Since this optimum time varies by industry, you’ll need to figure out which time works best for your customers.
Pro Tip: You can see when people are most active on your website using Google Analytics by following these simple steps:
- Login to Google Analytics at http://analytics.google.com
- Go to the profile that contains your web site
- On the dashboard you’ll see a heat map showing how much traffic your website gets by day and time of day
- Find the busiest day and time of day and send your survey at that time
Here’s an example from our Google Analytics account:
As you can see, around 9am on Tuesday appears to be when our website gets the most visitors, so that would be the perfect time for us to send a survey. People will be in front of their computer and probably at work – the perfect environment from which to answer a survey.
If you want to deliver surveys to specific customers after they’ve engaged with your company (e.g., they’ve purchased a product and you want to ask them about their experience with it), you again need to determine the optimal time to do so.
Doing so requires you consider how much time is typically needed for your customer to get good use out of your product (and to begin seeing the desired results). The trick is to reach your customers after they’ve had ample time to use your product or service, at a time in which their experience is still fresh in their mind.
However, you don’t want to send such a survey too soon after they’ve made a purchase (and haven’t had time to use your product to its fullest extent). If they haven’t yet seen results from using it, sending a survey prematurely might give them the idea that they should have seen results by this point – leading them to provide responses that aren’t exactly positive.
Or, they might complete the survey as best they can at the current time, only to leave out important information that they otherwise wouldn’t have had they received the survey a week later.
Your Customers Have No Reason To Complete Your Survey
This goes along with what we said earlier about ensuring your customers know your purpose for conducting your survey.
If your customers have no reason to complete your survey, they aren’t going to do it. You need to be clear about what your respondents will get in return (either immediately or eventually) for taking the time to fill out the survey in question.
Such “rewards” can come in two forms: intrinsic or extrinsic.
For reasons we’ll discuss in a moment, it’s better to focus on informing respondents about the intrinsic rewards of completing a survey. For example, the information they provide you will help you improve certain aspects of your products or services – in turn resulting in a better experience for your customers. With this information in mind, respondents will understand that it’s in their best interest to answer survey questions as honestly and completely as possible.
You might also decide to offer extrinsic rewards – such as coupons, discounts, and other deals – to customers who take the time to respond to your survey. Needless to say, this might make some customers more likely to complete the survey, as they’re guaranteed to get something in return for their efforts.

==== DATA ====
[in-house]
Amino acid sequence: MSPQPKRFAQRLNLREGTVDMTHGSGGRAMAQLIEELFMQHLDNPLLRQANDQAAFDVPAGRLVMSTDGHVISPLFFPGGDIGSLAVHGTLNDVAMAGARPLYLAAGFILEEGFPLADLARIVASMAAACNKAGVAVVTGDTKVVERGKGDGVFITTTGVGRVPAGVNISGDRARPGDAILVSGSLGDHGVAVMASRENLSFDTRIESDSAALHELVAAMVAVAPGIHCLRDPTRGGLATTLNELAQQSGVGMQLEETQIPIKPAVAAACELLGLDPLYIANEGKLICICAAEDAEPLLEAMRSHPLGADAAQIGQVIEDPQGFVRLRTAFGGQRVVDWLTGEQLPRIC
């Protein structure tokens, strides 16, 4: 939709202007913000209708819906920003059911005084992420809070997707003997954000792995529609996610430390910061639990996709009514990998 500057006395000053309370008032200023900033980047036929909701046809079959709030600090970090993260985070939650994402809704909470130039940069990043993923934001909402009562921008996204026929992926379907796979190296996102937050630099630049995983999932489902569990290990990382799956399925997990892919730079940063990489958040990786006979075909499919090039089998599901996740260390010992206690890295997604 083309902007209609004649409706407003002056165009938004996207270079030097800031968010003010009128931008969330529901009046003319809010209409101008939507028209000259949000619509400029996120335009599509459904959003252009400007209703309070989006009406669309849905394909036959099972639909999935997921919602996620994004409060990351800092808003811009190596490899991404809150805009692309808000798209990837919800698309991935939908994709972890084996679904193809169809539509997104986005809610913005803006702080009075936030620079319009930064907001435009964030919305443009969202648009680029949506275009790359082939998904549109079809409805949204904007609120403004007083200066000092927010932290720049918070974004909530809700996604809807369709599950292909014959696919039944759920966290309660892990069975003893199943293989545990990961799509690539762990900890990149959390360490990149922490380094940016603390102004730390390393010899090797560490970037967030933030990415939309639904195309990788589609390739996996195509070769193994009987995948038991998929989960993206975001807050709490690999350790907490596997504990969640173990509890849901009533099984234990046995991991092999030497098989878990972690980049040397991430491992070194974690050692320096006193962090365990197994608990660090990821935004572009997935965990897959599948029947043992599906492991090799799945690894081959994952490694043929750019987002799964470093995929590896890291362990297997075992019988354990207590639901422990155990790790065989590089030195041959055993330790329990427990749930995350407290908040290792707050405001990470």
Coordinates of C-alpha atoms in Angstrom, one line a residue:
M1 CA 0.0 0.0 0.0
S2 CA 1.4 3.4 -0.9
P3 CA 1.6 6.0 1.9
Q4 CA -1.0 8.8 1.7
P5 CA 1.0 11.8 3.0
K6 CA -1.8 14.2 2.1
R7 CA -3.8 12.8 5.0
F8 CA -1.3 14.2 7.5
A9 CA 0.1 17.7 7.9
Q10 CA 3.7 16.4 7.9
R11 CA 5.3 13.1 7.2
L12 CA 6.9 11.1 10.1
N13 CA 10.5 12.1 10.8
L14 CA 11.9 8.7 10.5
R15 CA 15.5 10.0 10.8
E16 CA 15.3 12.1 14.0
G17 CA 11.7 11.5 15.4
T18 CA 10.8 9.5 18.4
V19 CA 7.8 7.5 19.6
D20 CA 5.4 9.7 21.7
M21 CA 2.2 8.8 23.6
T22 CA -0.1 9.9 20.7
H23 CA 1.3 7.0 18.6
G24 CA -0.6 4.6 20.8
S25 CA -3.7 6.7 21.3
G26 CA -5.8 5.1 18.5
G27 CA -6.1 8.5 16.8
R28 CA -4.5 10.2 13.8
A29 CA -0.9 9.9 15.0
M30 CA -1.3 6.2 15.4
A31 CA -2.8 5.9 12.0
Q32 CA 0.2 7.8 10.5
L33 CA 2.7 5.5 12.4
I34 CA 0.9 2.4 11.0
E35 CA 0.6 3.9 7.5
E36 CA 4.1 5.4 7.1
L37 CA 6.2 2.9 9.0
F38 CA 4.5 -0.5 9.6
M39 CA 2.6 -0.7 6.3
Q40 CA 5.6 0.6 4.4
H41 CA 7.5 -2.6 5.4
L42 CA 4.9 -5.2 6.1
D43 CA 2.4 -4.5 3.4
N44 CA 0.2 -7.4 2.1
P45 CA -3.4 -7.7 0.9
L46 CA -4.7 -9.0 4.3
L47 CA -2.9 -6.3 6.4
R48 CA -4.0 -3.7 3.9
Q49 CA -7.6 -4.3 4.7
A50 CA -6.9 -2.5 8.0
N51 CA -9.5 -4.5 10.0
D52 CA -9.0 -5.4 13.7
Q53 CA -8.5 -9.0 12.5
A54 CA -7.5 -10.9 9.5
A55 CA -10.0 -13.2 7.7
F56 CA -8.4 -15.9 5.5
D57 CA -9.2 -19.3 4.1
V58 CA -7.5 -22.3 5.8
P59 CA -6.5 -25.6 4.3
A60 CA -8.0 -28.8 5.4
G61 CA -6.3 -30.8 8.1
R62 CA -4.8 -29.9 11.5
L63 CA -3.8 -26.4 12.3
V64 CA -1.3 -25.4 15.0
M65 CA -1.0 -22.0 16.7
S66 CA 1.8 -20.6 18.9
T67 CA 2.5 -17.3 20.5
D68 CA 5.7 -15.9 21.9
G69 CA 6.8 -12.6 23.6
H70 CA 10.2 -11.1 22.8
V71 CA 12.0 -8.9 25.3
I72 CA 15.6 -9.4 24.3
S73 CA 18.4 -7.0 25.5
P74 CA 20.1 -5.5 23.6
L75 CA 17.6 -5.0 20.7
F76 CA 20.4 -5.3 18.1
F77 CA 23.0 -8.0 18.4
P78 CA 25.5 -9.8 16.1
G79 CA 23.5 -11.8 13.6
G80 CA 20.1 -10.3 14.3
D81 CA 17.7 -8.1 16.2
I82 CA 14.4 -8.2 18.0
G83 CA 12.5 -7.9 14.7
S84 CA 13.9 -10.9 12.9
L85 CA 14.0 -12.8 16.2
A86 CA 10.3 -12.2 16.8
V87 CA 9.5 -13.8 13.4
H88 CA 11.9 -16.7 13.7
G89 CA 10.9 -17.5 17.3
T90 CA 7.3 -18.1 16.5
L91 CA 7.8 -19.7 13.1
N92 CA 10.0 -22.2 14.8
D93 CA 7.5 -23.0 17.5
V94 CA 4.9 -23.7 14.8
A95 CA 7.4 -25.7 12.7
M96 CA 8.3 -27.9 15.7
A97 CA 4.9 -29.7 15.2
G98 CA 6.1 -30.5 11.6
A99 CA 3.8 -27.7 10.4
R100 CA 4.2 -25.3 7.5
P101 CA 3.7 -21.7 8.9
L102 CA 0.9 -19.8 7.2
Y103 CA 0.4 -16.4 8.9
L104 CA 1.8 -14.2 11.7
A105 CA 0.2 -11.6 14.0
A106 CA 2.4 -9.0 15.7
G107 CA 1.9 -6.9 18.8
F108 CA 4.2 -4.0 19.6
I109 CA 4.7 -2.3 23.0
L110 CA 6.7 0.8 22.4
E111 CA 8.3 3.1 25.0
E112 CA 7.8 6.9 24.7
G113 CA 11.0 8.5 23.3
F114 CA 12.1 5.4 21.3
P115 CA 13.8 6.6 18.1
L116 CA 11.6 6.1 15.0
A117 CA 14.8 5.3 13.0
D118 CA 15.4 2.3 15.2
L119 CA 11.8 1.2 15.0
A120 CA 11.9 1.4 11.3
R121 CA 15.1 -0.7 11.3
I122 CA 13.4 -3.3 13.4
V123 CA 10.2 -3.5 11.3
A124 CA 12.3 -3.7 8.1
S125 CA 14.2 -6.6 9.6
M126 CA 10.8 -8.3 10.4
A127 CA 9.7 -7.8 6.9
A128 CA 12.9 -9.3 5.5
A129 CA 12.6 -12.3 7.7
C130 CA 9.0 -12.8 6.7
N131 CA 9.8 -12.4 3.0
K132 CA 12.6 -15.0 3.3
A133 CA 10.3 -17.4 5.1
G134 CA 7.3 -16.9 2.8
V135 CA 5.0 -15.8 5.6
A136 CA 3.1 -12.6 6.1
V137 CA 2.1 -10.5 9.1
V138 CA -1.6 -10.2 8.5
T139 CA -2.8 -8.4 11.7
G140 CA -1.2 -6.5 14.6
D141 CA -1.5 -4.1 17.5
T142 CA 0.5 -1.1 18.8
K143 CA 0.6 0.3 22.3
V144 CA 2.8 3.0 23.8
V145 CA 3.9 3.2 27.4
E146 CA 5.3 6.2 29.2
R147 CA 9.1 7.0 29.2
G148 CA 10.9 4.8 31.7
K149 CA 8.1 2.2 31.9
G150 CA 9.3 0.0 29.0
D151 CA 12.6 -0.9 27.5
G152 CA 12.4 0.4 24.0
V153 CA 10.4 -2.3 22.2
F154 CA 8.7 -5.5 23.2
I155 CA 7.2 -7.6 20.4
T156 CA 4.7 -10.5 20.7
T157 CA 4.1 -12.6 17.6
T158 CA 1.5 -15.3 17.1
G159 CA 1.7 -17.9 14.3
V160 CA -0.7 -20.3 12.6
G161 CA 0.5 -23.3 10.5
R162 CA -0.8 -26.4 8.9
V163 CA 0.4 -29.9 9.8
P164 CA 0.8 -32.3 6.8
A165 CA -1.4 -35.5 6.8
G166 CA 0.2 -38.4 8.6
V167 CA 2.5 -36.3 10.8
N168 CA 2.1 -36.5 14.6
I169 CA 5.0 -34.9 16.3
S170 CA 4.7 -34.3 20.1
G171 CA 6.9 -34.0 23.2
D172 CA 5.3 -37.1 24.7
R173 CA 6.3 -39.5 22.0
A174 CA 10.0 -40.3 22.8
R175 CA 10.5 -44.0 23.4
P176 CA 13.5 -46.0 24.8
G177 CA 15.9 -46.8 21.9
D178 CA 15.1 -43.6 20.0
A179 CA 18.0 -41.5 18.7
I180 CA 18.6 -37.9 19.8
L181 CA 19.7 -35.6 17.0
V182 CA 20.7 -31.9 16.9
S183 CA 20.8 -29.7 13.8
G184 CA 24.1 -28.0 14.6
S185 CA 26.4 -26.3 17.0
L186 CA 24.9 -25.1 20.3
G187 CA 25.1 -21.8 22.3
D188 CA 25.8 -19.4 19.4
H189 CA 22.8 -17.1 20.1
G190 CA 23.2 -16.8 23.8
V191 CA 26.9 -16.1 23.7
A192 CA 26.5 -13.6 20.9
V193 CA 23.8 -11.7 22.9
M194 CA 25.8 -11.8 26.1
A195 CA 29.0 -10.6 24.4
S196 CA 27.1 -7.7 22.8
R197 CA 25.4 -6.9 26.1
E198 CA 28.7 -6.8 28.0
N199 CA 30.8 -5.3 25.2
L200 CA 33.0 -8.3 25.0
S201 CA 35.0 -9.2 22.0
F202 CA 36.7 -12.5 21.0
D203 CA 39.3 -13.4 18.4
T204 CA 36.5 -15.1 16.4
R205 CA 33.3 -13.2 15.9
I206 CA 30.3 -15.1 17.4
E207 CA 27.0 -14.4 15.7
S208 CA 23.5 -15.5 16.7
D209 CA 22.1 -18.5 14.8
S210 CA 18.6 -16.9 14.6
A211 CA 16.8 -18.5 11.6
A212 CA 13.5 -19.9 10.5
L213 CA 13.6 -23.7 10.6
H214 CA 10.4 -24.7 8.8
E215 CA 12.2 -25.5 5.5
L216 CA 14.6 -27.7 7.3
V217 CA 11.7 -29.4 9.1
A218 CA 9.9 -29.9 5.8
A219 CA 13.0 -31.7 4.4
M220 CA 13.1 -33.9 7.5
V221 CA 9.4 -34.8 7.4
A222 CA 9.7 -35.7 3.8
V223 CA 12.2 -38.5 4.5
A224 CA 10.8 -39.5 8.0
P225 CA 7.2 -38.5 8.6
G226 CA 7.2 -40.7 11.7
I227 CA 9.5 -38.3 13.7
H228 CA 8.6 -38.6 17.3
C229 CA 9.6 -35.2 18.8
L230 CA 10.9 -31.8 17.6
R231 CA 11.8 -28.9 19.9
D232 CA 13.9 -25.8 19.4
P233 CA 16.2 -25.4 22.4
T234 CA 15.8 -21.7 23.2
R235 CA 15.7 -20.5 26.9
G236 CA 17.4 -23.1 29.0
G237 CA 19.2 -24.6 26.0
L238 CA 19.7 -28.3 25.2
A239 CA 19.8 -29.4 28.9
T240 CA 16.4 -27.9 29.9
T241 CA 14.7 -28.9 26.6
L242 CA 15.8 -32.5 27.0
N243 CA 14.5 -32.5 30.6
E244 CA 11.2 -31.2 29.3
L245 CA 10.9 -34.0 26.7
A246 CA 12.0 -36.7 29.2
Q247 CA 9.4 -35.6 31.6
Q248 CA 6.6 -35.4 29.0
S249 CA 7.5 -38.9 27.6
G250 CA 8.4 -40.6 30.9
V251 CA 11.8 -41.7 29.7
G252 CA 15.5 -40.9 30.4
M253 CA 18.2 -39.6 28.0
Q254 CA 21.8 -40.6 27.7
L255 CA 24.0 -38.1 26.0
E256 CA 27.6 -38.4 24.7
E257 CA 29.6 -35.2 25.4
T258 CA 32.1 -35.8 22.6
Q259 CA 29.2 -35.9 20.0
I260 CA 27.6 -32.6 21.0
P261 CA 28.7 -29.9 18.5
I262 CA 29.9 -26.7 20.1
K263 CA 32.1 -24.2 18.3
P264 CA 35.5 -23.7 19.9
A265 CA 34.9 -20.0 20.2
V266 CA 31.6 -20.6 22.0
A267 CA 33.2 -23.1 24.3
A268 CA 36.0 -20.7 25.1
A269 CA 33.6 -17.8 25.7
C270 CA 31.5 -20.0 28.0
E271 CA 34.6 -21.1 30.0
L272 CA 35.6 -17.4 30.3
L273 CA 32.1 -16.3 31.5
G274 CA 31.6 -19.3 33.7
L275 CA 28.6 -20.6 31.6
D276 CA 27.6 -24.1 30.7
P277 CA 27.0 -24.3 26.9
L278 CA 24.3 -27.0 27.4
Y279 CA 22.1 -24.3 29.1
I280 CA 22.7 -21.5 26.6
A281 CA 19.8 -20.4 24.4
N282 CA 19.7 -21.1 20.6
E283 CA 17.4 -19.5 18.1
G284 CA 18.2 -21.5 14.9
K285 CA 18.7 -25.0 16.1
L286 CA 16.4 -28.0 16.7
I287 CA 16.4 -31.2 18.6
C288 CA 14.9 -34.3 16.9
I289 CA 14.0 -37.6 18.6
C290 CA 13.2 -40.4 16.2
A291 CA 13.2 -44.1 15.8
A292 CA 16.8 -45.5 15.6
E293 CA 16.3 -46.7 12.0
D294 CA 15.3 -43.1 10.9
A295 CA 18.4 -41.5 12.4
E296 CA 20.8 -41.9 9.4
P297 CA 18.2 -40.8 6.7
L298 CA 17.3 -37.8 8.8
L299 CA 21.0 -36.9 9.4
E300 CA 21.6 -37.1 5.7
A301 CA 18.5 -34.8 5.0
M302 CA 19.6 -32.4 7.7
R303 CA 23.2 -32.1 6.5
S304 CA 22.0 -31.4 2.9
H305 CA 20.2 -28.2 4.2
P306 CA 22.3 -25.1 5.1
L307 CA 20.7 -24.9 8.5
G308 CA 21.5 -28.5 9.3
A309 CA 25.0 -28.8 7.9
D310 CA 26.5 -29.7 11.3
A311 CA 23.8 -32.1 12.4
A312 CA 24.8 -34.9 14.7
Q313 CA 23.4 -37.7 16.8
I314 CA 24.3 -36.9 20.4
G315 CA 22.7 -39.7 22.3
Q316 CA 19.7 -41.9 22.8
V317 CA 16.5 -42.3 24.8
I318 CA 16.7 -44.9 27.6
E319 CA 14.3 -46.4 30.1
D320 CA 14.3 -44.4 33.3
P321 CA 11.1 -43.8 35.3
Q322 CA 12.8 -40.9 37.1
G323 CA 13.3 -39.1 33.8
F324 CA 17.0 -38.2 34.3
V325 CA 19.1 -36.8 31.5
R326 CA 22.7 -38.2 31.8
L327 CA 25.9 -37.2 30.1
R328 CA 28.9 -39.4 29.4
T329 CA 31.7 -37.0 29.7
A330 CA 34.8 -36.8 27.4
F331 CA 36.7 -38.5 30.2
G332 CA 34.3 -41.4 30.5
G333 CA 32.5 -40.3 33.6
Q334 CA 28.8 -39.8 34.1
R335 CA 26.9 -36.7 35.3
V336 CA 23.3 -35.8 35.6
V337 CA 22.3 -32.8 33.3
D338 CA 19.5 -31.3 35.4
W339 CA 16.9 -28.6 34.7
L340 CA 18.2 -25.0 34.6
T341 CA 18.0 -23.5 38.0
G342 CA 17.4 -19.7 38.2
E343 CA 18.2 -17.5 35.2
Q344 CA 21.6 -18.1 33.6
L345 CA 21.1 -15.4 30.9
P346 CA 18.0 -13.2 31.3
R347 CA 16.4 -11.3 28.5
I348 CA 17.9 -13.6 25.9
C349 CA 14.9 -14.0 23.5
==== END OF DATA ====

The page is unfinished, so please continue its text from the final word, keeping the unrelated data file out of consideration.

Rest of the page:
The downside to providing extrinsic rewards is, of course, that some individuals might complete the survey just to receive their reward. Those who approach the survey with this mindset may or may not actually take the process seriously – meaning you might end up with a bunch of invalid or otherwise unusable responses. You can avoid such instances by providing an incentive that, while extrinsic in nature, isn’t of any extreme value.
The Logistics Of Your Survey Aren’t Optimal
Lastly, if the logistics of your survey are off, it becomes difficult – sometimes impossible – for your customers to complete it.
Earlier on in this article, we discussed the importance of delivering your survey via the correct channel(s). It makes perfect sense: if you aren’t making your survey available through your customer’s preferred medium, they either aren’t going to want to complete it or they aren’t even going to notice it in the first place.
Furthermore, your survey needs to be easily understandable and easy to complete. If, for example, the answer choices provided are ambiguous (“Does 5 mean ‘strongly agree’ or ‘strongly disagree’?”), your respondents will immediately be confused – and, again, will either provide unreliable answers, or not provide any answer at all. Or, if a glitch (such as a page load error) arises, respondents probably aren’t going to spend much time trying to fix the issue.
So, to be clear, before you send out your survey, make sure that:
- You know which channels to deliver it by
- The survey’s instructions are clear and understandable
- You’ve tested your survey for bugs and other glitches
One thing to keep in mind, though, is to not provide so much guidance that your respondents become bored. While you definitely want to be sure your customers understand the meaning behind certain answer choices, you don’t want to spend too much time explaining things like how to fill out the survey and how to submit it once they complete it. Your customers are smart; give them what they need to know, then let them take care of the rest.
The Design Of Your Survey Isn’t Appealing
As consumers we’ve been trained by companies like Facebook, Google and Airbnb to almost expect beautiful design in the software, tools and websites we use.
If your survey is poorly designed, is hard to read, isn’t responsive for mobile devices or just generally looks stale, this will have a huge negative impact on both your completion and response rates.
The easiest way to make sure the design of your survey appeals to your customers is to use survey software with a focus on design and user experience. You can use survey software like SurveyKing or SurveyMonkey to create and send surveys with an appealing design.
Conducting surveys of your customer’s experience with your products or services is an efficient and effective way to know what your company is doing well and how you need to improve.
But before you’re able to collect and analyze the data that will help you make these improvements, you need to be sure that your customers actually respond to your surveys. You also need to be sure the answers you receive are honest, accurate, and reliable.
Keep this in mind as you create your next customer survey and you’ll hopefully see an increase in your survey response rate immediately.